Transaction liability claims case study: Patent predicament in M&A
A newly acquired tech start-up faces patent litigation
A management team based in Silicon Valley recently sold their technology start-up for $10M to a larger company interested in branching into wearable tech. Twelve months after the acquisition, the management team - who then moved on to a new project - were notified there had been a significant patent litigation regarding the proprietary software involved with the wearable technology.
The management team made clear and comprehensive representations regarding intellectual property. These included representations that there had been no notifications regarding patent infringement claims. However, unknown to the management team, the legal department had received two emails from a company based in Japan eighteen months prior to the acquisition. These emails had not been identified as legitimate and were promptly discarded without notification to the management team.
After the acquisition, the buyer of the business received further and more comprehensive contact from the Japanese company which resulted in patent litigation. The litigation from the Japanese company was not successful but the buyer incurred over $200k in defence costs.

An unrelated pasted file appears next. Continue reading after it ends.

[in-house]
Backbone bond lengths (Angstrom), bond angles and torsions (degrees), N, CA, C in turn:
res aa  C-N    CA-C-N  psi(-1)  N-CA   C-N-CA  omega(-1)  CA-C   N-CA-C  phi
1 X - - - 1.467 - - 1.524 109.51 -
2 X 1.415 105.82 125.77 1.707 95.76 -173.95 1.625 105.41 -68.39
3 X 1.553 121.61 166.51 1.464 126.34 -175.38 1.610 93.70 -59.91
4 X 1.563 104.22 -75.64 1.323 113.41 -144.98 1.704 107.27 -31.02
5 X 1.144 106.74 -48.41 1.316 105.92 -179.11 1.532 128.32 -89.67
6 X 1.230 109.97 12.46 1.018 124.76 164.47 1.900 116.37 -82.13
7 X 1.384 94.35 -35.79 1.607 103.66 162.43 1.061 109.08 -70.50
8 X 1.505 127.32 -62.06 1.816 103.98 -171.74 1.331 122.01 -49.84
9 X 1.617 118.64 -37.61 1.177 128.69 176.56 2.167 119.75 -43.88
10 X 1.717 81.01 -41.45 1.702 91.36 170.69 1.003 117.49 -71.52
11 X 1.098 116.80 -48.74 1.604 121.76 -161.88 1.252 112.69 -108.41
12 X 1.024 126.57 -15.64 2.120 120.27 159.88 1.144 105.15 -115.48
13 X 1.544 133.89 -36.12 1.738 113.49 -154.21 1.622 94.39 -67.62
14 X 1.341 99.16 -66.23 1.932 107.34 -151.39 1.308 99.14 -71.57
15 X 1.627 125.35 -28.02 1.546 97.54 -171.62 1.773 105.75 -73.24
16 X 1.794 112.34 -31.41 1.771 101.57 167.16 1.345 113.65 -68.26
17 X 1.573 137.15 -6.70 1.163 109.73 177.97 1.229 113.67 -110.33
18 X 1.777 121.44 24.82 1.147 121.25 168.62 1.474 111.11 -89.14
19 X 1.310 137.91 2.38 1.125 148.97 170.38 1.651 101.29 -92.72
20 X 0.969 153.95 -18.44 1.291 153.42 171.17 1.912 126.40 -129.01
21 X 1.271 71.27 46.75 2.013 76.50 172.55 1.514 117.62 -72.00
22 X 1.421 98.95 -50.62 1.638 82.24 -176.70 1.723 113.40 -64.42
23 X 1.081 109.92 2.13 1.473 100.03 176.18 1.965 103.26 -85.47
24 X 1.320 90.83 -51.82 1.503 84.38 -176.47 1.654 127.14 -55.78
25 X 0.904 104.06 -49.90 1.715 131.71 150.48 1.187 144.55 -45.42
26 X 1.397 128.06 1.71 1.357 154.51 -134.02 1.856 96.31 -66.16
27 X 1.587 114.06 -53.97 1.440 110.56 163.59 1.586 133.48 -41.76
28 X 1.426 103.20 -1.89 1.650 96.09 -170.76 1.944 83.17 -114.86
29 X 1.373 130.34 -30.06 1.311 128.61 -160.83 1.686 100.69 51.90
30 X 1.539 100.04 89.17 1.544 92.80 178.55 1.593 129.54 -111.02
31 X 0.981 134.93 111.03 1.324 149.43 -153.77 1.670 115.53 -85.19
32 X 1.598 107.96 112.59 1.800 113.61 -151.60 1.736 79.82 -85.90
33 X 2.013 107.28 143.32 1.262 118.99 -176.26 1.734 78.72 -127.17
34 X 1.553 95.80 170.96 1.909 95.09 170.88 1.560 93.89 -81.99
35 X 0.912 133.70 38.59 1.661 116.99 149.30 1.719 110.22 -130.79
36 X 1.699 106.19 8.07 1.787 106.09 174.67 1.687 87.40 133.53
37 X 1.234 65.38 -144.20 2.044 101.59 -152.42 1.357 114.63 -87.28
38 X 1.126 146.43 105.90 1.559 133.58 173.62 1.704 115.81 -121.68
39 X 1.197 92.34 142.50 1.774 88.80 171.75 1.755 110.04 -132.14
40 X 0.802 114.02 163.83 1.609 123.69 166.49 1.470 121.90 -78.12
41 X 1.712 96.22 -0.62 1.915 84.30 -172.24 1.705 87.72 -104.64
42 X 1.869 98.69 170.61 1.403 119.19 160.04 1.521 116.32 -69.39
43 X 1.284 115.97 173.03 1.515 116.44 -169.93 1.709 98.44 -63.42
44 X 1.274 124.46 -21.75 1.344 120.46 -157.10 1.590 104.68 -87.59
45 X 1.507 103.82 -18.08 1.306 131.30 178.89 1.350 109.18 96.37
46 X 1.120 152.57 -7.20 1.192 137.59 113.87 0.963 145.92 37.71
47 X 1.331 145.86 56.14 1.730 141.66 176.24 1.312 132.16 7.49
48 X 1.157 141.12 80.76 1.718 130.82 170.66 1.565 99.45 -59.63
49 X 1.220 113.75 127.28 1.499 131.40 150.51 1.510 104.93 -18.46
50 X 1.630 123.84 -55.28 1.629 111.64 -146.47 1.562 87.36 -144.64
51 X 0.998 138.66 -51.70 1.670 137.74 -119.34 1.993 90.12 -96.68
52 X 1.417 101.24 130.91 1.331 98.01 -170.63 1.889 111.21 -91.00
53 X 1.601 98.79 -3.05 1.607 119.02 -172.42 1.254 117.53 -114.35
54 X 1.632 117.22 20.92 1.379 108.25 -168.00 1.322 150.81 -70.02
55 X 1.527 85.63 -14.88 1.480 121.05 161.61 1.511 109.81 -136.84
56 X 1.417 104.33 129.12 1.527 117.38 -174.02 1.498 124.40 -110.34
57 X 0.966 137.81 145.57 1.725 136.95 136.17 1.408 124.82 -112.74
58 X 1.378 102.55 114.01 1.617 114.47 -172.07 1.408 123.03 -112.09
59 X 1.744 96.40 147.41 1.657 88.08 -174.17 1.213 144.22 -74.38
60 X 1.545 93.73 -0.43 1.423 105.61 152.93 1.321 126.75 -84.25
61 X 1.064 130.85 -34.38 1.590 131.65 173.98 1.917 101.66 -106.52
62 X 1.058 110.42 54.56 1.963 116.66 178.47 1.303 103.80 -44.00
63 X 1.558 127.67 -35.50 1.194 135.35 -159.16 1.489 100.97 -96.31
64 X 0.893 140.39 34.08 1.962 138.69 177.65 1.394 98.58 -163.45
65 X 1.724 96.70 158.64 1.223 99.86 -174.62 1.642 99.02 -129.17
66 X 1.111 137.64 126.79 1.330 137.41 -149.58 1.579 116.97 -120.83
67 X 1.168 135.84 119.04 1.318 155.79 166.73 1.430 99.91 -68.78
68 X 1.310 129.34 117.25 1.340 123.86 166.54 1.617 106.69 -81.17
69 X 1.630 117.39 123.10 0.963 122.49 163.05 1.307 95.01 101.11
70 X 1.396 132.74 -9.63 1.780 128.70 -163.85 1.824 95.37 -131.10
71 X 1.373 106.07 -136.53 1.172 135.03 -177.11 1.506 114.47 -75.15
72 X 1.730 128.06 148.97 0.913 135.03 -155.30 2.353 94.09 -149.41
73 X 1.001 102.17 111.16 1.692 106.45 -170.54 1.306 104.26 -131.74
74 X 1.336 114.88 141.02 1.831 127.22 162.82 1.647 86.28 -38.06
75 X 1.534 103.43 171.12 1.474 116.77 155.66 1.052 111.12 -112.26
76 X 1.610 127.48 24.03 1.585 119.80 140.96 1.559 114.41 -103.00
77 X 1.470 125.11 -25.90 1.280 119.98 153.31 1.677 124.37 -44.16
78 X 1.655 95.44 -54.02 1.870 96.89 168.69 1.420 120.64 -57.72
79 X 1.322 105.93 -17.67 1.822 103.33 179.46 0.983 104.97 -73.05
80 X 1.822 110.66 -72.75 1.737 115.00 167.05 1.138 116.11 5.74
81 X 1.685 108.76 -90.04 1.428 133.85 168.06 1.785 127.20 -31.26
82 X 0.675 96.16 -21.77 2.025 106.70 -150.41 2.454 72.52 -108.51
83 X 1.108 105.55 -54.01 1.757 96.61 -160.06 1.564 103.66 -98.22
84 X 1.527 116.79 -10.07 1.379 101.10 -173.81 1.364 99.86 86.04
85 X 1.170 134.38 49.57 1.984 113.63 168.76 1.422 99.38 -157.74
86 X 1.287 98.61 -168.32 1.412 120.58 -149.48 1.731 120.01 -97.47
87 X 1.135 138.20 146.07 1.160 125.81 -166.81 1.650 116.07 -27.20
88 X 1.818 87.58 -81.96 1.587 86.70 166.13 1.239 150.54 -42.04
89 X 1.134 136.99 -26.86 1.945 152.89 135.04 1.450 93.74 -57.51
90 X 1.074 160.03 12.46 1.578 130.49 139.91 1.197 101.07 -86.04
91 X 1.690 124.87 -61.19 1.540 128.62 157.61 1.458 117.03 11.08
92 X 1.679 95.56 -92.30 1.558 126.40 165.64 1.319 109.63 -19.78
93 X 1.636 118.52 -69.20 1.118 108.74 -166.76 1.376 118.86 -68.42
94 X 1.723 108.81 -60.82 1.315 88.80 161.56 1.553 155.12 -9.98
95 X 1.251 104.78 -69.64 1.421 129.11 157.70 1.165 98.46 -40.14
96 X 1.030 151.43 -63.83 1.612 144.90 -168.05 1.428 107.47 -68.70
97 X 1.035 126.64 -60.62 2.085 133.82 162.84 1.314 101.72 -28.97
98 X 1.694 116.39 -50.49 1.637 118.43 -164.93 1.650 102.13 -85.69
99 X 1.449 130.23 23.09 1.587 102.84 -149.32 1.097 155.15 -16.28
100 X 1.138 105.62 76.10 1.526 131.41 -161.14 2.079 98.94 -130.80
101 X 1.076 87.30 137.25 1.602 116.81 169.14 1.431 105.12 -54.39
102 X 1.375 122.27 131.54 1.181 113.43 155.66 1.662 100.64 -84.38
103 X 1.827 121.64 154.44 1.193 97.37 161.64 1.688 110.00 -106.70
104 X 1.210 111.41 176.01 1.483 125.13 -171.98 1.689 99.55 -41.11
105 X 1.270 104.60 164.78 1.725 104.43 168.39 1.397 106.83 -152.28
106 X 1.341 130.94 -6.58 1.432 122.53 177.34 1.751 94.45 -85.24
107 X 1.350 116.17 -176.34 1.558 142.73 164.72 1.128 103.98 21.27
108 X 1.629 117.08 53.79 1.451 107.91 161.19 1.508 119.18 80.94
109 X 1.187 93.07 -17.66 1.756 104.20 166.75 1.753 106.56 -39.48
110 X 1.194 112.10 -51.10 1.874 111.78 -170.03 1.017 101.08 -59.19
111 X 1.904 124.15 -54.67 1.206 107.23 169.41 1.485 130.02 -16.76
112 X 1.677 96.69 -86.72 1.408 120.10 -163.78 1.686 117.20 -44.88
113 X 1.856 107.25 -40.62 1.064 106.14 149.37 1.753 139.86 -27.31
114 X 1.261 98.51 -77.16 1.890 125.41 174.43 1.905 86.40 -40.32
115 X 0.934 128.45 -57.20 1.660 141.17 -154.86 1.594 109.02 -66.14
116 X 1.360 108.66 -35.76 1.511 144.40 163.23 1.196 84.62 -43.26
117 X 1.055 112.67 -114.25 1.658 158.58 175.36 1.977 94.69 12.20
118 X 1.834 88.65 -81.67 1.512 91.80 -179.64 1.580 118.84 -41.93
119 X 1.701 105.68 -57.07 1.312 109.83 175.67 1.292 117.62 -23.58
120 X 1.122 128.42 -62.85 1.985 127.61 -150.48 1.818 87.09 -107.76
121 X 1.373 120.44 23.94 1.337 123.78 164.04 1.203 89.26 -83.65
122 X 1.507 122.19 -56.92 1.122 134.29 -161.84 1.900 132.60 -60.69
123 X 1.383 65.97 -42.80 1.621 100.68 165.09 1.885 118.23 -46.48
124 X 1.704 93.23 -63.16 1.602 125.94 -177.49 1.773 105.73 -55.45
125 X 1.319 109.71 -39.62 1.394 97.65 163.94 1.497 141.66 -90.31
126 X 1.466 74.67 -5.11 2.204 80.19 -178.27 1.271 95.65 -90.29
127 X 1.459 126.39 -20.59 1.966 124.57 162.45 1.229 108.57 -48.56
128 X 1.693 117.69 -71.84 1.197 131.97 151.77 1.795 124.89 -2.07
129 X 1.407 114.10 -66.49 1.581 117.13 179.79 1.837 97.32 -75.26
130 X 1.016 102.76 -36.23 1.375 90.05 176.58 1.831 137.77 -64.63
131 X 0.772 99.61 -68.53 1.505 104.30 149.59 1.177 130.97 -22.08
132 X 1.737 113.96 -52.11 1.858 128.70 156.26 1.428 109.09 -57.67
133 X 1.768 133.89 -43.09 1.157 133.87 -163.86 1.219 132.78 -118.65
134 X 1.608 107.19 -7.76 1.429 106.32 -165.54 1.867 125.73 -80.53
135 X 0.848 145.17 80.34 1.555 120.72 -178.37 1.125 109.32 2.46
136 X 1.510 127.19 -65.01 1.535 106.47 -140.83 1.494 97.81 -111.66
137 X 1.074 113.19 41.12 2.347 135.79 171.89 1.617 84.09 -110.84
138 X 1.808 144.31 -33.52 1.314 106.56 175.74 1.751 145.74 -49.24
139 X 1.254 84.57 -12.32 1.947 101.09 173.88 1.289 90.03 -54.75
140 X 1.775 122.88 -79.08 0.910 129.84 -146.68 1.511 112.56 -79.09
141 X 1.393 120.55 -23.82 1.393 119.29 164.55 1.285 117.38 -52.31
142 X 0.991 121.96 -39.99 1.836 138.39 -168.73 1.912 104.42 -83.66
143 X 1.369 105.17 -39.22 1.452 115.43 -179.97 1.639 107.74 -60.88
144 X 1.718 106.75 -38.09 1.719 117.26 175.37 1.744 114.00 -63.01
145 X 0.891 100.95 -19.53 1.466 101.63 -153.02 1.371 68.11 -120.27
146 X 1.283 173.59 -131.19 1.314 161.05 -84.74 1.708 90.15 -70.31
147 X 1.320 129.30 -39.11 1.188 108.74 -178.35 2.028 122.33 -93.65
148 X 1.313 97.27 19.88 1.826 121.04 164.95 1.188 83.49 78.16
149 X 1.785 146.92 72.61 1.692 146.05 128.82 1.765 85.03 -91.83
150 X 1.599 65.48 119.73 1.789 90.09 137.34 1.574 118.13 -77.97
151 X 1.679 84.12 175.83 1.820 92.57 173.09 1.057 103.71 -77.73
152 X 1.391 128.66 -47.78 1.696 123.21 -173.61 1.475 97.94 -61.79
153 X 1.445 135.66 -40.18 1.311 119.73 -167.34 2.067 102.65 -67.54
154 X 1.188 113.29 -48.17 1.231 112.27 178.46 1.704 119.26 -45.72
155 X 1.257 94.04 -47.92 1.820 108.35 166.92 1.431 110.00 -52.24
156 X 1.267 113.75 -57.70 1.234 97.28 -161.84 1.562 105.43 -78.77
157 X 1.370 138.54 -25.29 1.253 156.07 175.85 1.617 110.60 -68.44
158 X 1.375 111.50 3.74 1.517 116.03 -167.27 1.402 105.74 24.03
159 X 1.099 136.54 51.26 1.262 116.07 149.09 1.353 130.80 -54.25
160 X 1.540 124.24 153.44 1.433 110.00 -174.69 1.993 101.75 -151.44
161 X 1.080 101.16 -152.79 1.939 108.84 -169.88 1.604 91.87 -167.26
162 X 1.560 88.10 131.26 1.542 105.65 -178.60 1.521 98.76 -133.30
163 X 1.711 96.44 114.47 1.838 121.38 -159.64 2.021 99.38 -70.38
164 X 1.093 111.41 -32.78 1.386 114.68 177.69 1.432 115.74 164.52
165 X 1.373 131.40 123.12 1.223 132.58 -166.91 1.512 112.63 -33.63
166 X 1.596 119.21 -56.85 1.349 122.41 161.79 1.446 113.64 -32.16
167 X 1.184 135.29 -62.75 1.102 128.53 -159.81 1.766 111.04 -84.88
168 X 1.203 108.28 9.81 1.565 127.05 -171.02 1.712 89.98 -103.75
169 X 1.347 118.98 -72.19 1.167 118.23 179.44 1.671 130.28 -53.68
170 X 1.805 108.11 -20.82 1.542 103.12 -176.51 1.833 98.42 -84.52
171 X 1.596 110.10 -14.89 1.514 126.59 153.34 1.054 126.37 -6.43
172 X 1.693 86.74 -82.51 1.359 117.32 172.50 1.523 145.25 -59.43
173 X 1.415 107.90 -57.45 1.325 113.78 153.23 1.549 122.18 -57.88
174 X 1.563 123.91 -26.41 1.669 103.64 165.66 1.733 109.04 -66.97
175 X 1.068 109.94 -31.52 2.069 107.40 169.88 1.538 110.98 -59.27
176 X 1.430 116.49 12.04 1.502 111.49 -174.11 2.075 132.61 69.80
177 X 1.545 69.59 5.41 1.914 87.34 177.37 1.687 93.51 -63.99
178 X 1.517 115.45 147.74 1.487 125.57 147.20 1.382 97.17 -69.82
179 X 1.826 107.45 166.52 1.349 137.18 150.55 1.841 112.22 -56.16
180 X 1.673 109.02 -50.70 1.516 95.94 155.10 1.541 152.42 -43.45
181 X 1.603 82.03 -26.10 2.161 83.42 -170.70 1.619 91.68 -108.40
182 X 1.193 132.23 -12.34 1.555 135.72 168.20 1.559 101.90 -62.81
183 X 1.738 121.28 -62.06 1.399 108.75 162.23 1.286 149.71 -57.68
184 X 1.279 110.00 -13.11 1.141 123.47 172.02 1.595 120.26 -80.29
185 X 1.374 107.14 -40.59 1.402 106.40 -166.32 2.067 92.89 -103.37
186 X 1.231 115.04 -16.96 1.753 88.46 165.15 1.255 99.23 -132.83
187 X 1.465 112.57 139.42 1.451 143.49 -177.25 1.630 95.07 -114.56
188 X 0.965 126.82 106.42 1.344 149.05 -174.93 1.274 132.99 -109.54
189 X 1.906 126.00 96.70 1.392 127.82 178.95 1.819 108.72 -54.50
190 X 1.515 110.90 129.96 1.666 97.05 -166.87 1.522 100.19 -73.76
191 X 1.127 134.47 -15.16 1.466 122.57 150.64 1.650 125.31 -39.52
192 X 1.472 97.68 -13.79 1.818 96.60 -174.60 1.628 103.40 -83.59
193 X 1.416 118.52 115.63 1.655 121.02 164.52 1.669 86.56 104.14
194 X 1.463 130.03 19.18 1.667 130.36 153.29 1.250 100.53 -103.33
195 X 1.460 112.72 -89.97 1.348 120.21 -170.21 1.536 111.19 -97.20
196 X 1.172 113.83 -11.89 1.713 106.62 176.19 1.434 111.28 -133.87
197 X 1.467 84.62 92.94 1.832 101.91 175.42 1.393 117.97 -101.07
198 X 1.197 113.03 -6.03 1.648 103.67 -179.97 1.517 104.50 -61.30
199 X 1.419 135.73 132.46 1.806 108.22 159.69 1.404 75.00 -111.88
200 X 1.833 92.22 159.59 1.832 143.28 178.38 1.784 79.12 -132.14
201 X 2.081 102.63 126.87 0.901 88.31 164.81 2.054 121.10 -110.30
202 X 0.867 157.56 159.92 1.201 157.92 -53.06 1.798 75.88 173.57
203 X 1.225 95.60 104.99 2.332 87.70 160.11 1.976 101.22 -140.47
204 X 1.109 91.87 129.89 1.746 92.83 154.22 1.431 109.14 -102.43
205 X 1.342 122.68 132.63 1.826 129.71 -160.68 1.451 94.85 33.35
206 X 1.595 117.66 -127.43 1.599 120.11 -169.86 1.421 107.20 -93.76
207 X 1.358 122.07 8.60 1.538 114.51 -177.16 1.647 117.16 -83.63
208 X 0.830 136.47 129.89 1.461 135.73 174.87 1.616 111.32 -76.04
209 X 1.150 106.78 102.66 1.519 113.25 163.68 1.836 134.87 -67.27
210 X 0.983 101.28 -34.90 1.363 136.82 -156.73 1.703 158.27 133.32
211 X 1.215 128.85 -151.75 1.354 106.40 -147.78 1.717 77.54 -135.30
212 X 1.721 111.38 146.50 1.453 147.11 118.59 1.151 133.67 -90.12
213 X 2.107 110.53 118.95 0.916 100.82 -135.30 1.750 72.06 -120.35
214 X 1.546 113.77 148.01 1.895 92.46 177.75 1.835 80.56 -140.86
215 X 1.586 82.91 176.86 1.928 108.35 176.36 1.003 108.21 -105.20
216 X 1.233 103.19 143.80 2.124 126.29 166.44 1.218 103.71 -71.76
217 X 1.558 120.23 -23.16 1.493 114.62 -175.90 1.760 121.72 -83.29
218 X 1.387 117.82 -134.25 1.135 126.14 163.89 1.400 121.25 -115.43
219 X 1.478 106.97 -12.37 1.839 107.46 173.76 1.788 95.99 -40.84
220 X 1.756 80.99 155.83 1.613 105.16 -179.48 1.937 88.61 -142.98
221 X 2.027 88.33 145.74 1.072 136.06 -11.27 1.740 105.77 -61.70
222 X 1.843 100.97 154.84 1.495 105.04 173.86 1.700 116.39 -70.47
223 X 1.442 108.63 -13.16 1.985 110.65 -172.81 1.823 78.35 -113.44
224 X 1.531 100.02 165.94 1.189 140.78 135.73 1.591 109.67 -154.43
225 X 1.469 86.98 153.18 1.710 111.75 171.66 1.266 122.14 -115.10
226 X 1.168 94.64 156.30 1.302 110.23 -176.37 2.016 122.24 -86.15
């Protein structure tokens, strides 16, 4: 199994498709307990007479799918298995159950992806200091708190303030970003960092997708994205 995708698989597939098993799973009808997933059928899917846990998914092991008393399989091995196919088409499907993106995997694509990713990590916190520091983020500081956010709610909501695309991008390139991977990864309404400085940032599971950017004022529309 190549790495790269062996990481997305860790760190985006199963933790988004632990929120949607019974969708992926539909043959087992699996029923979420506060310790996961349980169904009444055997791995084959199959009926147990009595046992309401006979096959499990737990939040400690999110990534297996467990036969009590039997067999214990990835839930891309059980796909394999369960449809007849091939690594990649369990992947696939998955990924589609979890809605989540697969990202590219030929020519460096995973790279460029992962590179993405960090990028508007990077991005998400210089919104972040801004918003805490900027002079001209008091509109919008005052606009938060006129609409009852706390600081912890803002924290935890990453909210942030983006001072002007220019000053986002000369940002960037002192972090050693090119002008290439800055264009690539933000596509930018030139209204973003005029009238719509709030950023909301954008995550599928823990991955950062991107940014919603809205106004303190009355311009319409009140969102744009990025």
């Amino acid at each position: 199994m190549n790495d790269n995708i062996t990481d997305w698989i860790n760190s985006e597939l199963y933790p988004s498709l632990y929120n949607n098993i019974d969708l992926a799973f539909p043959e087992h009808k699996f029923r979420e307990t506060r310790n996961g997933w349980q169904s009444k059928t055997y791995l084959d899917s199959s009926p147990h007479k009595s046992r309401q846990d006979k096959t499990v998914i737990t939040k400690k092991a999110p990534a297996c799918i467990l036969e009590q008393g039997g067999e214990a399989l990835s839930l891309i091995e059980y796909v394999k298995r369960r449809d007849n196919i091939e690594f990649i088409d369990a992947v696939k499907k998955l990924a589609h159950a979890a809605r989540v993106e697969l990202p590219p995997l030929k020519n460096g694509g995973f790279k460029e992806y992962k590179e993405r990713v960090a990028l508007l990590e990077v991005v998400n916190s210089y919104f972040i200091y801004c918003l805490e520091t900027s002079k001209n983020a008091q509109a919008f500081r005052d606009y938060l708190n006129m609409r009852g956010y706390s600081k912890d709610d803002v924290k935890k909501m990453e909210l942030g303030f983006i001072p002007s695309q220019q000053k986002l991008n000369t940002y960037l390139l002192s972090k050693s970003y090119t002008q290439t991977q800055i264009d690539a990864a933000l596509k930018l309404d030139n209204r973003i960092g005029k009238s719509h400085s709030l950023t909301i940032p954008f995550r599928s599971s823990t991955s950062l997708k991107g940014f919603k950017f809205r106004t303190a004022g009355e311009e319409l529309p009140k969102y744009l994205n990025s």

Luckily, the management team purchased CFC’s transaction liability private enterprise (TLPE) policy, which paid the full sum of defence costs. Without TLPE, the management team would not have had access to CFC’s award-winning in-house claims team and would have spent a considerable amount of time and money defending the claim against their buyer.
TLPE allowed the management team to recover from a moment of crisis without having to pay out a significant portion of their sale proceeds to litigation. Similarly, by purchasing TLPE, SME sellers can now exit their business and move on to their next venture with complete peace of mind.
If you have any questions regarding M&A insurance for small business sellers, get in touch at firstname.lastname@example.org.
*The companies and circumstances in this case study are fictional, but the scenarios are realistic and reasonable based on our experience.